Join us at one of our upcoming events to discuss the changing role of public services, what reform might look like, and what threats public services face today.
The RSA is undertaking a review of its work on public services and communities and exploring concepts of welfare, public service and inclusive growth. You can read more about our emerging thinking and the background for this event in this blog, written by our new Director of Public Services and Communities, Ed Cox.
To begin this process we are holding a series of events around the country in order to gather the experiences and input of RSA Fellows and others interested in tackling this pressing issue.
- Thursday 5 July, 6-8pm in Cambridge
- Monday 9 July, 6-8pm in Hastings
- Thursday 12 July, 3-5pm in Manchester
- Monday 16 July, 6-8pm in Swindon
- Tuesday 17 July, 6-8pm in London
- Monday 23 July, 6-8pm Online
These events are open to all and we welcome anyone interested in the topic to attend. These events are just the start of the project and we hope to involve more people in the autumn with events and activities in additional locations. At each event we want to explore the following questions:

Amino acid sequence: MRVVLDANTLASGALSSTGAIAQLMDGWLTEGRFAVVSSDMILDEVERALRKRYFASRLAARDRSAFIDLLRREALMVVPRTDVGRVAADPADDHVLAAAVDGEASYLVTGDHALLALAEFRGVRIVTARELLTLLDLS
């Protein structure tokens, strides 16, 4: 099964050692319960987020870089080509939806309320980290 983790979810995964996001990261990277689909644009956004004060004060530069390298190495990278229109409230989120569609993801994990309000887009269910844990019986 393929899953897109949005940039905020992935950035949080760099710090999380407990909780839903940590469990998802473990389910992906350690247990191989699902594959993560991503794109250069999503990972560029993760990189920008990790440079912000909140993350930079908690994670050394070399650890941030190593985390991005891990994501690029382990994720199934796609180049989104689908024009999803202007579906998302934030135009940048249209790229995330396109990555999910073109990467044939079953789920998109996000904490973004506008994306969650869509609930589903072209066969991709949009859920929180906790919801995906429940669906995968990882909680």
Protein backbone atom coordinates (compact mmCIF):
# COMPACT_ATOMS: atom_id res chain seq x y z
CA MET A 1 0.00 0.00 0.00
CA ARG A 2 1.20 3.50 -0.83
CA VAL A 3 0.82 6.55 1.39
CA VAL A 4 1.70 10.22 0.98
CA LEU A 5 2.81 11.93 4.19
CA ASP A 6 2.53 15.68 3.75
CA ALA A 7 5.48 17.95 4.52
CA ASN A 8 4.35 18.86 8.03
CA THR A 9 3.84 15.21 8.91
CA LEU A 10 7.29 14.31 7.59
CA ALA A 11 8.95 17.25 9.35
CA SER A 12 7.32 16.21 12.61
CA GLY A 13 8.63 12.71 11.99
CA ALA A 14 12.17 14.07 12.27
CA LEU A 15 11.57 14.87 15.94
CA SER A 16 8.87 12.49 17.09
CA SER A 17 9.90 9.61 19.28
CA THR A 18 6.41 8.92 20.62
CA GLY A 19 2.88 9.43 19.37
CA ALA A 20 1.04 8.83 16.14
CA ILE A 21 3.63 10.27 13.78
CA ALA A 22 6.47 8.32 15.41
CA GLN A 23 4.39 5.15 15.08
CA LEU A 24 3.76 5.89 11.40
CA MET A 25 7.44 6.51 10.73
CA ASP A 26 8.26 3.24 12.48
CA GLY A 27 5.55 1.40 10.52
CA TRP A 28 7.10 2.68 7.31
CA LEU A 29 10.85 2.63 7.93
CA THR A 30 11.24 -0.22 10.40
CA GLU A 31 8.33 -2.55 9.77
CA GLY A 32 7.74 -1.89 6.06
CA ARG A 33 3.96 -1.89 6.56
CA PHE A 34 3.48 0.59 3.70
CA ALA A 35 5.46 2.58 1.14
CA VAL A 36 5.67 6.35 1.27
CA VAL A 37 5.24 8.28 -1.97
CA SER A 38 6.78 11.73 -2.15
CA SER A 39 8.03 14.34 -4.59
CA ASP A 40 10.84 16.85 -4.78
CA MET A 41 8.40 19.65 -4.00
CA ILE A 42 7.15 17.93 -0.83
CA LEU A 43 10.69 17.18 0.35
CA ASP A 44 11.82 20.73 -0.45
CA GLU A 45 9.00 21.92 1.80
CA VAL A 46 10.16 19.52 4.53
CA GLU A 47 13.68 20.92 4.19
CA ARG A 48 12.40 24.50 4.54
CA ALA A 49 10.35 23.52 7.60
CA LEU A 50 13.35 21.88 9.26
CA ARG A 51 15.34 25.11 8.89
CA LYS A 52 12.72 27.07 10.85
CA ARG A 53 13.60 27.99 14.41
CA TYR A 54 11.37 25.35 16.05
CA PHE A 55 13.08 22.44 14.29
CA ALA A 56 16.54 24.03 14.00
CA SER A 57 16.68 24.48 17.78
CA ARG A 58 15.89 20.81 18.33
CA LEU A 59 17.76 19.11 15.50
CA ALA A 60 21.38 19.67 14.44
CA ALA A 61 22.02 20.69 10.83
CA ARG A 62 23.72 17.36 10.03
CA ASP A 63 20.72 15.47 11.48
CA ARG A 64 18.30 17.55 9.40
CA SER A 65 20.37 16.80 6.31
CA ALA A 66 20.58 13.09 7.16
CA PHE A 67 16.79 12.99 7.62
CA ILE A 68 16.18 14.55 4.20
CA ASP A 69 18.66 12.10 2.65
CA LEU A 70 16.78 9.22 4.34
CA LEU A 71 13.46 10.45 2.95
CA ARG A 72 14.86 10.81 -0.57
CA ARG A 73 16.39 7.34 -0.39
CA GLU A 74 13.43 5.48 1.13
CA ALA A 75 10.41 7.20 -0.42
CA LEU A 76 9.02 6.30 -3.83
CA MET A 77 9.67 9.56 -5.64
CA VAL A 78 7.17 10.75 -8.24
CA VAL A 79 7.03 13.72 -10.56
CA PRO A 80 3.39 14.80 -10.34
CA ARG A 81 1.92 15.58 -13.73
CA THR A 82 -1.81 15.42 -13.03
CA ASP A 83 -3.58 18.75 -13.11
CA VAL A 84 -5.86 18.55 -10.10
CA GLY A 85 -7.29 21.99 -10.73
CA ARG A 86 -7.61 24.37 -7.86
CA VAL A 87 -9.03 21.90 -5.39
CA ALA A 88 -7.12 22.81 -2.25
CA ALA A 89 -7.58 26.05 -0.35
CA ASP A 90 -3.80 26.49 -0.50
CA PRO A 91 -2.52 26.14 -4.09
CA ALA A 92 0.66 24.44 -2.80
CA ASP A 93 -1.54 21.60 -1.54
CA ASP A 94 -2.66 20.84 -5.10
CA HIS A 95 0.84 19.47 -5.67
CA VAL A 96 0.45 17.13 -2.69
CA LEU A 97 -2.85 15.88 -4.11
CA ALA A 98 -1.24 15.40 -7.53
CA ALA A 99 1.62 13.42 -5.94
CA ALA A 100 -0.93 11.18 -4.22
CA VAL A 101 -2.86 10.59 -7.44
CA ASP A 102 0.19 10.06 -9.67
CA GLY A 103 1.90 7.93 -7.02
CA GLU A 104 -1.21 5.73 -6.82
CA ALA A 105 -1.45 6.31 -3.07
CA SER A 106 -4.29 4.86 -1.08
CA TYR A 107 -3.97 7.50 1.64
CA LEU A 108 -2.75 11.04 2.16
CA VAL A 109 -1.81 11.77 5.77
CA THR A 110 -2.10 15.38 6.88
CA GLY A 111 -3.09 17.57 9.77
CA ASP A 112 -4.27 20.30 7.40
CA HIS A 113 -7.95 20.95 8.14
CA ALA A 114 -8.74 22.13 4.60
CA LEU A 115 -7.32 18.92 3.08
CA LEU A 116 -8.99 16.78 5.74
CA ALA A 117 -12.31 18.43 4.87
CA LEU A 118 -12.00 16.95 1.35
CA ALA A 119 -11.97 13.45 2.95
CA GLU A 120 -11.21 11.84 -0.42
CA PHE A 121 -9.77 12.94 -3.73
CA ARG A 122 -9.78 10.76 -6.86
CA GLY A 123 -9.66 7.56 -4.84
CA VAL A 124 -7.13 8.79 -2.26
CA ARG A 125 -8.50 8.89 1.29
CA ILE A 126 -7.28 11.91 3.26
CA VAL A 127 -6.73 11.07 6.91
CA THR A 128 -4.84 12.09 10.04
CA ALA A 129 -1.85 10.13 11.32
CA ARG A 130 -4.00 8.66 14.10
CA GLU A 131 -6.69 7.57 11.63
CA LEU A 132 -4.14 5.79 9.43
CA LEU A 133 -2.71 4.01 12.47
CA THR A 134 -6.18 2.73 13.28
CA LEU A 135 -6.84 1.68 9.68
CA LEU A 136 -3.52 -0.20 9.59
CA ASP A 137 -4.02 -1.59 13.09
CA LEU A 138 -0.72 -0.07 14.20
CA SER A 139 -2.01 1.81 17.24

- How would we define the biggest challenges that need addressing today?
- What are the opportunities that lie before us? How has our understanding of public service changed?
- What does reform look like? Are our challenges so different and great that we require the radical and revolutionary approach, or is our primary task to experiment, network and spread?
The majority of our session will be devoted to debate and discussion, with opportunities to learn about local good practice and for participants to share their own ideas. Each event will include a short presentation of some of the latest thinking from the RSA about public service reform and inclusive growth.
If you are interested in this project but are unable to attend one of these events, please sign up to hear more below.
Ian Burbidge on the importance of learning from previous area-based funding initiatives to address inequality across the UK.
Public sector commissioning is probably the biggest issue you never knew you cared about. When it goes wrong, it often goes spectacularly wrong. What does the application of the RSA’s model of change tell about why this might be, and what can be done to improve commissioning and drive innovation in public services?